Most of a fund's result is determined by the extent of its exposure to the financial markets. The exposure to the Canadian stock market might be, for example, 30%, 50% or 80% of the fund. These long-term exposures are not necessarily the same in all plans and should be determined by the plan sponsor according to their own tolerance for risk. They should not be determined by the investment manager. The investment manager may be given direction to manage the equity percentage over the short term (for instance within a range of 35% to 65% around the long-term target of 50%), to add value through these short-term decisions. By doing so, the investment manager might be expected to add some amount of value, over the amount the fund would earn by keeping the equity percentage fixed at 50%. This target of adding value is the investment manager's performance objective.3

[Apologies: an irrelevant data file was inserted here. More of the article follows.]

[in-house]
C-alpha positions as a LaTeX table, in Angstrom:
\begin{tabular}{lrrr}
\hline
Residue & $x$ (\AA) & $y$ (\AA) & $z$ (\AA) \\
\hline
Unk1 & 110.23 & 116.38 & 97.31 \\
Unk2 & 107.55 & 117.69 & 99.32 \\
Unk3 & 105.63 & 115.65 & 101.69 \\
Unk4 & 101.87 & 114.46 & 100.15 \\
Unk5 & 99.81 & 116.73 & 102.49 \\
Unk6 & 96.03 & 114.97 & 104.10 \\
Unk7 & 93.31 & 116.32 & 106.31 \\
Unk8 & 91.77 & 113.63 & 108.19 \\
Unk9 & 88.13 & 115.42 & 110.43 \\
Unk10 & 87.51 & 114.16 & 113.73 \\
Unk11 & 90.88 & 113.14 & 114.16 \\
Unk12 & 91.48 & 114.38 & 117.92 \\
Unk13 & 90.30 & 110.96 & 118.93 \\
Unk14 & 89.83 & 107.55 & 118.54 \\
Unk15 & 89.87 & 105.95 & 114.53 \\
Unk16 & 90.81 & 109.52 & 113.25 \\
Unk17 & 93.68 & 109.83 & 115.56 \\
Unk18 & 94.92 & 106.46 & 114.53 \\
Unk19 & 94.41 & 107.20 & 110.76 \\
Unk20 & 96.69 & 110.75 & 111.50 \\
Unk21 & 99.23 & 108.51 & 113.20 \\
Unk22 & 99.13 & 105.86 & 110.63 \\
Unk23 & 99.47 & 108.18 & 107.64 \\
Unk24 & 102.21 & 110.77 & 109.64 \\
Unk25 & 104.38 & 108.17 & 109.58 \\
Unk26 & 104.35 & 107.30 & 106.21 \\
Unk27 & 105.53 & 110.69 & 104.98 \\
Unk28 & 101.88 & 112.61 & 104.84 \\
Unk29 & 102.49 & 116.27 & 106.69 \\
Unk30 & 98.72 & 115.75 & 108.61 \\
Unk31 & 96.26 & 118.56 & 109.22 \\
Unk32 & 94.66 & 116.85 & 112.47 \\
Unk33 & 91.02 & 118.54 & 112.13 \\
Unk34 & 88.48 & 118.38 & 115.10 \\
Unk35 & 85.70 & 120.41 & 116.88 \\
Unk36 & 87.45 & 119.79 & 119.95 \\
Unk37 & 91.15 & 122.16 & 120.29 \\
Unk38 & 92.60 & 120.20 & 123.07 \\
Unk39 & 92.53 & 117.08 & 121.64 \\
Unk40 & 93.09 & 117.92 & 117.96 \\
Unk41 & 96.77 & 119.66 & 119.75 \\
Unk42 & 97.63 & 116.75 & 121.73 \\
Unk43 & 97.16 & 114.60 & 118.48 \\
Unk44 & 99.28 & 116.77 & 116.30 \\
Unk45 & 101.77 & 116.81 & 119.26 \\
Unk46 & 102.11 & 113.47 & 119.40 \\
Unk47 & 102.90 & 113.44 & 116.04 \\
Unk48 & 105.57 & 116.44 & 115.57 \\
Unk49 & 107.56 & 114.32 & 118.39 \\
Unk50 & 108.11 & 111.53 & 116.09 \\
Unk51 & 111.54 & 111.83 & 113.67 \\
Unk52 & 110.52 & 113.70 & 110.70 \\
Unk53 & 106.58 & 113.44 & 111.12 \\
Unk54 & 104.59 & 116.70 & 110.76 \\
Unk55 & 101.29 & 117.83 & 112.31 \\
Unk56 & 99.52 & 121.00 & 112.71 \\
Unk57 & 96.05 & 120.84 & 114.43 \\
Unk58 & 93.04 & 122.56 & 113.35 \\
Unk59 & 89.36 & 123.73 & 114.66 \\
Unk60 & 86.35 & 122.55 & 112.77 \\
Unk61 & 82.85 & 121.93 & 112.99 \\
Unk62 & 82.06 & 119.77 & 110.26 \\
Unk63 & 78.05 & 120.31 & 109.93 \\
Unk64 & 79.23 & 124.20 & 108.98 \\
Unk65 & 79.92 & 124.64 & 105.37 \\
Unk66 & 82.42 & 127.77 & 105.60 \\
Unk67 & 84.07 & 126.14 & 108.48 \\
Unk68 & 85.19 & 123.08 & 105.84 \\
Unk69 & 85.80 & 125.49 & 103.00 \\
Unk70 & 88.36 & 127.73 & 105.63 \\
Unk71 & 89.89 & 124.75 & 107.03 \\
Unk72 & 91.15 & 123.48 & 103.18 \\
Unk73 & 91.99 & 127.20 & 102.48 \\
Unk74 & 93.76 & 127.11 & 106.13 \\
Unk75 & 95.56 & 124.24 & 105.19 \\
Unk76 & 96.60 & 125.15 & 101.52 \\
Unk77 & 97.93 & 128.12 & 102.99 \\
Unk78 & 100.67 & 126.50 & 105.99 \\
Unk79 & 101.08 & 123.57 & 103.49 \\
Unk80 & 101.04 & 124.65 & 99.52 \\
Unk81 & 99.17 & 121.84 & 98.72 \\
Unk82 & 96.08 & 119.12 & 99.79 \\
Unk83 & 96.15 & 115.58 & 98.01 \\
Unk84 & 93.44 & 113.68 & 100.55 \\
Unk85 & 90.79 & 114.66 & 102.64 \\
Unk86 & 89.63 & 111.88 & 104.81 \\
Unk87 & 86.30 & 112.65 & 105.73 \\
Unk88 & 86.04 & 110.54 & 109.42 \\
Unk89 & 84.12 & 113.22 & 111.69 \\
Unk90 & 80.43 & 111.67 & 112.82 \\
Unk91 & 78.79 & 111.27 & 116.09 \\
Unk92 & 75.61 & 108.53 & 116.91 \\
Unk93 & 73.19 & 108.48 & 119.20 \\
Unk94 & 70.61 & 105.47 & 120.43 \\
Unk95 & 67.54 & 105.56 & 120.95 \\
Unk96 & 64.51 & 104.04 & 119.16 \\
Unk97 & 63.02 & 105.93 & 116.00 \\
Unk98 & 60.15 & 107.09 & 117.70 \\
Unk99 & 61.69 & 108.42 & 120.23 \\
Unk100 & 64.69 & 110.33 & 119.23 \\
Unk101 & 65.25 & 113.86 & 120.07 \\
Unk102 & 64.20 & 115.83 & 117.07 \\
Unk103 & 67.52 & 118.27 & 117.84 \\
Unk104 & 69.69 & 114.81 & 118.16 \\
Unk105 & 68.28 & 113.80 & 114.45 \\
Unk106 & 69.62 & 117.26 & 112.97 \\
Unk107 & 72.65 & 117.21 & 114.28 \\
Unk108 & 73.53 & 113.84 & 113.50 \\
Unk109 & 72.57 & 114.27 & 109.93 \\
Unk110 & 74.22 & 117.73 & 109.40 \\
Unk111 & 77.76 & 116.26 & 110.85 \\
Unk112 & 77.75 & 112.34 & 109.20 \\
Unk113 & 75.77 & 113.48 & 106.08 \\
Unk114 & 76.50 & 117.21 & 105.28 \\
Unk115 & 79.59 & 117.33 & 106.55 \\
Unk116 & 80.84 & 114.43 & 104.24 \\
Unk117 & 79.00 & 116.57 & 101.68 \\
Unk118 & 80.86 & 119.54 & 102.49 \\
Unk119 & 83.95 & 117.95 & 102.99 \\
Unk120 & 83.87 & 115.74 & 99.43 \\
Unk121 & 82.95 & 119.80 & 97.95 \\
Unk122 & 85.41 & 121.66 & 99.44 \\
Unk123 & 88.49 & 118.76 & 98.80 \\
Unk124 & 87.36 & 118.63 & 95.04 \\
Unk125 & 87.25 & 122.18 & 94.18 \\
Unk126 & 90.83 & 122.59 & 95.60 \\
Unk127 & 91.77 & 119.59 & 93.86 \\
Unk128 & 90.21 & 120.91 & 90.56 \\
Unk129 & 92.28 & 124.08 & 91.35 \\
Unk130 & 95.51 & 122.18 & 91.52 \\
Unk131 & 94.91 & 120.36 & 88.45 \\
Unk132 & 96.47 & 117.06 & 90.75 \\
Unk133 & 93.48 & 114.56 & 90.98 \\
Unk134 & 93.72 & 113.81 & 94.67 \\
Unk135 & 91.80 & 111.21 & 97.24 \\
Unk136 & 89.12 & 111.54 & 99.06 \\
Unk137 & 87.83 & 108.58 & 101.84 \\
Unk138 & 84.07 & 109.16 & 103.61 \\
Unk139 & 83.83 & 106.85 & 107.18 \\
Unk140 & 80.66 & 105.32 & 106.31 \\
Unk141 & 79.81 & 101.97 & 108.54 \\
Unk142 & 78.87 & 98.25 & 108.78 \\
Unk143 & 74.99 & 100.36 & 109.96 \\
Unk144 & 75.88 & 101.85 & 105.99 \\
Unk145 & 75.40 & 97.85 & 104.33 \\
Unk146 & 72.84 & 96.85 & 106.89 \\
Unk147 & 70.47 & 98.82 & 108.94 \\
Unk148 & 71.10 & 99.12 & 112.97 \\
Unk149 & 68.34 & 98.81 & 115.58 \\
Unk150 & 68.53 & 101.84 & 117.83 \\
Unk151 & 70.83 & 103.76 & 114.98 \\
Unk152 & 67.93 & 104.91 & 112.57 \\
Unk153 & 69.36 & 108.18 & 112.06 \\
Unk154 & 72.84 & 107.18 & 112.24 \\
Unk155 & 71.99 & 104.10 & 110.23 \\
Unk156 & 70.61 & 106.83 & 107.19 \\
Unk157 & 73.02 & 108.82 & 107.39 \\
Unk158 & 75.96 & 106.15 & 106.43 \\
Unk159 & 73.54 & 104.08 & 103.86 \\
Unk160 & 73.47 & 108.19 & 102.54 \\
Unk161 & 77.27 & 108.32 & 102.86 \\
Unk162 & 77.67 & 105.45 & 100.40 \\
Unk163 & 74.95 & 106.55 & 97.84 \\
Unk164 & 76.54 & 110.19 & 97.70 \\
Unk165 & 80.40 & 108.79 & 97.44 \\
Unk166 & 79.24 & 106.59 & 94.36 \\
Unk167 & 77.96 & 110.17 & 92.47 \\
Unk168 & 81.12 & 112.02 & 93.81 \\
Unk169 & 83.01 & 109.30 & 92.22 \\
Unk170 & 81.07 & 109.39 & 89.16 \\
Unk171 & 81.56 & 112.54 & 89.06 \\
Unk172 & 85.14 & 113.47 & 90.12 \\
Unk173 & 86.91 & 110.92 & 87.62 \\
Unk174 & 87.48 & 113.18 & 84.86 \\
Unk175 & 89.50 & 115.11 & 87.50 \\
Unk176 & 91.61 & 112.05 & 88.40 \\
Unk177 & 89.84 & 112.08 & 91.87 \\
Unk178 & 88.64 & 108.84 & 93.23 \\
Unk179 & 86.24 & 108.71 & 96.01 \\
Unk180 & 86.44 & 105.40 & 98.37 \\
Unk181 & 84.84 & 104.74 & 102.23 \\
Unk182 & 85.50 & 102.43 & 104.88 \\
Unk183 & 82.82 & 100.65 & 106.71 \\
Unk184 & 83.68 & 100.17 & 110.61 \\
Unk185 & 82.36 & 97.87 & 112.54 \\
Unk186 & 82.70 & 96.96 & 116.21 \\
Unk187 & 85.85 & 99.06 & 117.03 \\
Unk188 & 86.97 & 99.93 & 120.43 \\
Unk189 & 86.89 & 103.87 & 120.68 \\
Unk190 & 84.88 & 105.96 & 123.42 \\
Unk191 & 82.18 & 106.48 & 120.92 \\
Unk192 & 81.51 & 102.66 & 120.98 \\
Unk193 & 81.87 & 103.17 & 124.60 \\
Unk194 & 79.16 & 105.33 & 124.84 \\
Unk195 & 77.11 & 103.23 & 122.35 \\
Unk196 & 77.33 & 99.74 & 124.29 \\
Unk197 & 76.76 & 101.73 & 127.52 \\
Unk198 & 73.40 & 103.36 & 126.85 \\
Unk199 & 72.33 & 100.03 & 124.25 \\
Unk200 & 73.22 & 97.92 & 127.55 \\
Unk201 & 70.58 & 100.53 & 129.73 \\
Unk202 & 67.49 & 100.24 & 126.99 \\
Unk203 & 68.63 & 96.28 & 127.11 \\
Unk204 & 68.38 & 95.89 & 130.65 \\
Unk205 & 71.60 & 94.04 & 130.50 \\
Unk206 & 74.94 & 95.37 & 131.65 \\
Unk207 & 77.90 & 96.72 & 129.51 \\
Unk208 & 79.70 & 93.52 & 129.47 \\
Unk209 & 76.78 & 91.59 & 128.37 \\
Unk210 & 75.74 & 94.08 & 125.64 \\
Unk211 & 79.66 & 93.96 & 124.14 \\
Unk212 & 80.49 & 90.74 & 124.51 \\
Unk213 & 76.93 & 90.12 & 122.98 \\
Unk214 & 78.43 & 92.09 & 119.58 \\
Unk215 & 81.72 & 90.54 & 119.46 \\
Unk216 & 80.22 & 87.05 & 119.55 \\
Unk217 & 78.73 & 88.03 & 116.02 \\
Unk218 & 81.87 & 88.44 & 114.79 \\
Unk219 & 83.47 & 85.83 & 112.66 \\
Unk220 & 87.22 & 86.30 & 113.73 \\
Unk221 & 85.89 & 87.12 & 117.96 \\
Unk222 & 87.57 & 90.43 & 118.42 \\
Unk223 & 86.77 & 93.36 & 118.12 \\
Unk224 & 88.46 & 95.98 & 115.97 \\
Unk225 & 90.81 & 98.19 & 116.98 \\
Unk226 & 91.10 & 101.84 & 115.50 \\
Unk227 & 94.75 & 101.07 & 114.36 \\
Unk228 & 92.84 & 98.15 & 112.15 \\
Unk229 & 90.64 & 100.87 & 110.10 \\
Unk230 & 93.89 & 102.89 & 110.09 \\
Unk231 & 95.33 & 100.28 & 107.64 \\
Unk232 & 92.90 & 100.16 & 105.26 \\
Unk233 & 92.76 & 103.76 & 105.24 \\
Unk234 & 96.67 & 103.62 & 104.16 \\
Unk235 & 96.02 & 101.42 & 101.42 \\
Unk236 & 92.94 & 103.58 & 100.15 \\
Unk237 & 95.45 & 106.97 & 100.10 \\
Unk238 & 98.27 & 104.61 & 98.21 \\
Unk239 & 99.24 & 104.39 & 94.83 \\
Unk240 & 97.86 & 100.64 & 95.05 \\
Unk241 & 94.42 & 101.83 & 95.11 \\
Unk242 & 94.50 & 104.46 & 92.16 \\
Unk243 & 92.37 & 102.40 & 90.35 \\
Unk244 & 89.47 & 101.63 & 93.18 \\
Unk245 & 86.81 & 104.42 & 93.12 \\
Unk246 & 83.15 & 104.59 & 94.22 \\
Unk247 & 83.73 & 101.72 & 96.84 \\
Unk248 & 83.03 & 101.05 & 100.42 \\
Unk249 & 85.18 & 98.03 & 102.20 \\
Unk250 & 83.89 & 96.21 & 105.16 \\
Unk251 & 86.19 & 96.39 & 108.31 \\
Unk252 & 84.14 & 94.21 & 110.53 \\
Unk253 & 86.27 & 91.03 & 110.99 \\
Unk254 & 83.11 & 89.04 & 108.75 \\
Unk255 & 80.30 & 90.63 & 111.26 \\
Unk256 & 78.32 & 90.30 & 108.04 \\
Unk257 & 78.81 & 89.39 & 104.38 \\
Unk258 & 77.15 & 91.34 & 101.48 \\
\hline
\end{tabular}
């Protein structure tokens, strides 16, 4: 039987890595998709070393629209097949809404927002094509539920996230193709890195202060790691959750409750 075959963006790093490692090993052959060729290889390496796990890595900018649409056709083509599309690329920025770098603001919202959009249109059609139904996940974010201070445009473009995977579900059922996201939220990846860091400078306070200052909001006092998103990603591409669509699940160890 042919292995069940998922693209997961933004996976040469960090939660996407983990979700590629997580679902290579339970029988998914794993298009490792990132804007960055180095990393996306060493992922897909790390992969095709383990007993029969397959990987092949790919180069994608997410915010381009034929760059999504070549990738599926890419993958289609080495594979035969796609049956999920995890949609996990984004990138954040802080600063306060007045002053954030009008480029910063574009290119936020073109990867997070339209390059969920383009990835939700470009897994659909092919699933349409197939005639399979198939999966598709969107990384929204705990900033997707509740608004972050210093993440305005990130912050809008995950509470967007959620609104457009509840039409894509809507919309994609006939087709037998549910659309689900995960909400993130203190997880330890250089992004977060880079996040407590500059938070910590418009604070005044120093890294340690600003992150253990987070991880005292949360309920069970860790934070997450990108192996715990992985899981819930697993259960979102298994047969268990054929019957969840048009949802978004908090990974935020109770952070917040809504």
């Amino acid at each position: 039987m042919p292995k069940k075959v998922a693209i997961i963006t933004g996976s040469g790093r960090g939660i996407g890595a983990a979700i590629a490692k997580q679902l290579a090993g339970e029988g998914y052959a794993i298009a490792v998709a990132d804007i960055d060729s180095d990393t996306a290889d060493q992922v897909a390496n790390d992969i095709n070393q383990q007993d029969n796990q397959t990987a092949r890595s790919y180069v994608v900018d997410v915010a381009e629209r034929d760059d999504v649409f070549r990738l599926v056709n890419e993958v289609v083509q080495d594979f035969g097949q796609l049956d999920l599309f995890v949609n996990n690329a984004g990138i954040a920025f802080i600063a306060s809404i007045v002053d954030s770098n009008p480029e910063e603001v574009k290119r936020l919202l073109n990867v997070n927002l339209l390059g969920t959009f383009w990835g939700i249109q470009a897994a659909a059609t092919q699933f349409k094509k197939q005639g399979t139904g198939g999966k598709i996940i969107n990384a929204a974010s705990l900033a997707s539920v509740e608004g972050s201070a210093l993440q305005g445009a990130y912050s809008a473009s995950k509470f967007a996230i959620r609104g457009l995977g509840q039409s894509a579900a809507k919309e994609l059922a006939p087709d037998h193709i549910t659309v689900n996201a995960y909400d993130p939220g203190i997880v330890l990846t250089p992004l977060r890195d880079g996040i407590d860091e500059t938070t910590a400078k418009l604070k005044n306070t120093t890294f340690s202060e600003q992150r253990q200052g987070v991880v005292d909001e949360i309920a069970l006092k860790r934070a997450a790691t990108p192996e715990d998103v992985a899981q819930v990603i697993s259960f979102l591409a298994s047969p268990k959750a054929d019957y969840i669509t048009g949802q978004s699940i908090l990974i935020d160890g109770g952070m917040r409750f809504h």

Different Plans, Different Risk Tolerances, Different Objectives

So what is the relationship between the plan objective and the investment manager's performance objective? A plan objective such as CPI plus 3% is not created in a vacuum. Although all plan sponsors would want their pension fund to earn CPI plus 5% rather than CPI plus 3%, for a pension plan to earn a higher return it would have to be invested more aggressively. A pension plan invested conservatively to avoid risk would not reasonably expect to earn much more than CPI plus 3%. But a pension plan invested aggressively for high long term returns could easily earn CPI plus 5% over the long term, depending on the economic environment.

Different plans have different plan objectives because of differing tolerances to risk. For instance, the sponsor of a pension plan with a large deficit could be very concerned about steep declines in the financial markets, as such declines could increase the deficit further, which could lead to higher than acceptable contribution rates. Conversely, the sponsor of a pension plan with a large surplus would not likely be as concerned about market declines which, although such declines would reduce the surplus, might not require additional contributions.